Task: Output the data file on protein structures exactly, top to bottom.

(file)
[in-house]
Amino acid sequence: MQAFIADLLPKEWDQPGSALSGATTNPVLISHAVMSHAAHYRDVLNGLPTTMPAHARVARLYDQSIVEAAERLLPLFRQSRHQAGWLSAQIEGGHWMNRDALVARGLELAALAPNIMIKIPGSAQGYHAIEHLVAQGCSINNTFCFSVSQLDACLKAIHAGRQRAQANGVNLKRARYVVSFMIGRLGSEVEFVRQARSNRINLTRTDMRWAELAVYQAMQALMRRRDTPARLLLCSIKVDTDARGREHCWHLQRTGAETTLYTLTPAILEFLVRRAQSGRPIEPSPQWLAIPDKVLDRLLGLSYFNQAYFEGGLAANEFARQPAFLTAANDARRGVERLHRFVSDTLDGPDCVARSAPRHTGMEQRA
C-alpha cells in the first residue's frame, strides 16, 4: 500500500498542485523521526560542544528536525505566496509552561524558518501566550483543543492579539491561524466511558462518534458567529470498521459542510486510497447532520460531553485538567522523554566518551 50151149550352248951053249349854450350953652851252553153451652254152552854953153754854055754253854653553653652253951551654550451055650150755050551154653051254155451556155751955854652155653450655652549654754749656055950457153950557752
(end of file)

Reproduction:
[in-house]
Amino acid sequence: MQAFIADLLPKEWDQPGSALSGATTNPVLISHAVMSHAAHYRDVLNGLPTTMPAHARVARLYDQSIVEAAERLLPLFRQSRHQAGWLSAQIEGGHWMNRDALVARGLELAALAPNIMIKIPGSAQGYHAIEHLVAQGCSINNTFCFSVSQLDACLKAIHAGRQRAQANGVNLKRARYVVSFMIGRLGSEVEFVRQARSNRINLTRTDMRWAELAVYQAMQALMRRRDTPARLLLCSIKVDTDARGREHCWHLQRTGAETTLYTLTPAILEFLVRRAQSGRPIEPSPQWLAIPDKVLDRLLGLSYFNQAYFEGGLAANEFARQPAFLTAANDARRGVERLHRFVSDTLDGPDCVARSAPRHTGMEQRA
C-alpha cells in the first residue's frame, strides 16, 4: 500500500498542485523521526560542544528536525505566496509552561524558518501566550483543543492579539491561524466511558462518534458567529470498521459542510486510497447532520460531553485538567522523554566518551 50151149550352248951053249349854450350953652851252553153451652254152552854953153754854055754253854653553653652253951551654550451055650150755050551154653051254155451556155751955854652155653450655652549654754749656055950457153950557752